Bearing in mind I have, so far in UoD, only had to complete online code challenges and smallish take-home exercises from online courses that were largely based on work done in class, it is a big ask to suddenly try to take a new concept and code it from scratch.
The thing is there are so many elements to juggle when coding. The end result has a high dependency on accuracy and precision (for the dumb but fast computer), and yet the act of getting code goes through a number of creative and engineering processes (by the smart but highly fallible human). At any (or many) stage(s) it can go horribly wrong.
I am sure there are books and websites devoted to this, but just from my own experience so far there are at least the following stages:
- You have a problem or idea
- You articulate the problem so that you can determine the elements that need to happen to solve it (and there may be many approaches)
- for each element, you work out a solution. Some of these may be quite complex, some apparently simple. Some may have documented algorithms and solutions that you can find on the internet.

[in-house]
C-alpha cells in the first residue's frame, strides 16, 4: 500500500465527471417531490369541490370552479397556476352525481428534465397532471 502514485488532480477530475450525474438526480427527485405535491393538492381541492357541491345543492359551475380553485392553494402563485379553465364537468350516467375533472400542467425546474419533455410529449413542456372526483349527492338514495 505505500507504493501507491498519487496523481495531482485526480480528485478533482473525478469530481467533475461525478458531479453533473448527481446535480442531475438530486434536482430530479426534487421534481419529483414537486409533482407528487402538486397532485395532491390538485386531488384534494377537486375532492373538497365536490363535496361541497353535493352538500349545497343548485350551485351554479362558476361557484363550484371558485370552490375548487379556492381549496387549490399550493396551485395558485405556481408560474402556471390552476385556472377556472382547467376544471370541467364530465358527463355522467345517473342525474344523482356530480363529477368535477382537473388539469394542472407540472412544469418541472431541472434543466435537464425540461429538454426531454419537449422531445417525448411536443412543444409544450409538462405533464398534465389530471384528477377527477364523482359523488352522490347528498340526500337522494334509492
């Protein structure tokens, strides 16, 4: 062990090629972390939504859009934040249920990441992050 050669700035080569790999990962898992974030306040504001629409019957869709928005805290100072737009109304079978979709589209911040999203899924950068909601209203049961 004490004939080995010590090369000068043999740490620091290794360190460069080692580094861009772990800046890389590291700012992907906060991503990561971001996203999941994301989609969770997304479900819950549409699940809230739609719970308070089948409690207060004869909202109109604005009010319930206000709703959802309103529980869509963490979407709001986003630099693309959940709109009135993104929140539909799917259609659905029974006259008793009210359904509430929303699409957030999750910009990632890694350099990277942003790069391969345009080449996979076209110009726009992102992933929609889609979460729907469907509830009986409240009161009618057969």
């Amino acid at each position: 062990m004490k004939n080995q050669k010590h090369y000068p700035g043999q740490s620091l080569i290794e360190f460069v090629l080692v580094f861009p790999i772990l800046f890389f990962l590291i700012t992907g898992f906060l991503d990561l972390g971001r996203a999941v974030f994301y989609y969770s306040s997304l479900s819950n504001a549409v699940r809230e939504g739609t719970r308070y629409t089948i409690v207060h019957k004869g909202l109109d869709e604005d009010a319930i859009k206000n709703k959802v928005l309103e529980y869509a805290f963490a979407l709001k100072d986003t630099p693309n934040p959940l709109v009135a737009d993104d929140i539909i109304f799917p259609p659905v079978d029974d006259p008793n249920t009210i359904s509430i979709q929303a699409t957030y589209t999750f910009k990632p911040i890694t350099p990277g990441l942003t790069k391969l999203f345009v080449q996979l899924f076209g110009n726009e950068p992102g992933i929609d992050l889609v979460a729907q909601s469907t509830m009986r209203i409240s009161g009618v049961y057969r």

- then you attempt to code each element, maybe to test your thinking and prove the concept and the precise coding.
- Along the way you may be using features of the language or a library that you have not used in this way before and have to research the way to do it, and errors that occur.
- When you have each working, you need to try to bring it together with other elements you have tested. This now needs some common framework. Maybe you have some global variables, or you define some of the solutions as objects that can be called elsewhere. This takes time and introduces new areas for errors.
- Some errors will simple bail out with reasonably meaningful errors at a specific line. others may simply work, but generate unexpected results. the location and nature of the cause can be a pig to track down and require putting in watch variables, or debugging lines of code to show you what is going on.
Honestly, it is a miracle that any casually written software works at all. And perhaps this is my window into why so few pieces of software work well, or are easily cracked, even with all the engineering and testing discipline that can be employed.
Like I say, coding is tough. So why am I still smiling?
I expect to look at this post in a year, from a more highly skilled view-point, smile at my own naivety, and realise that I am still up against all the same challenges.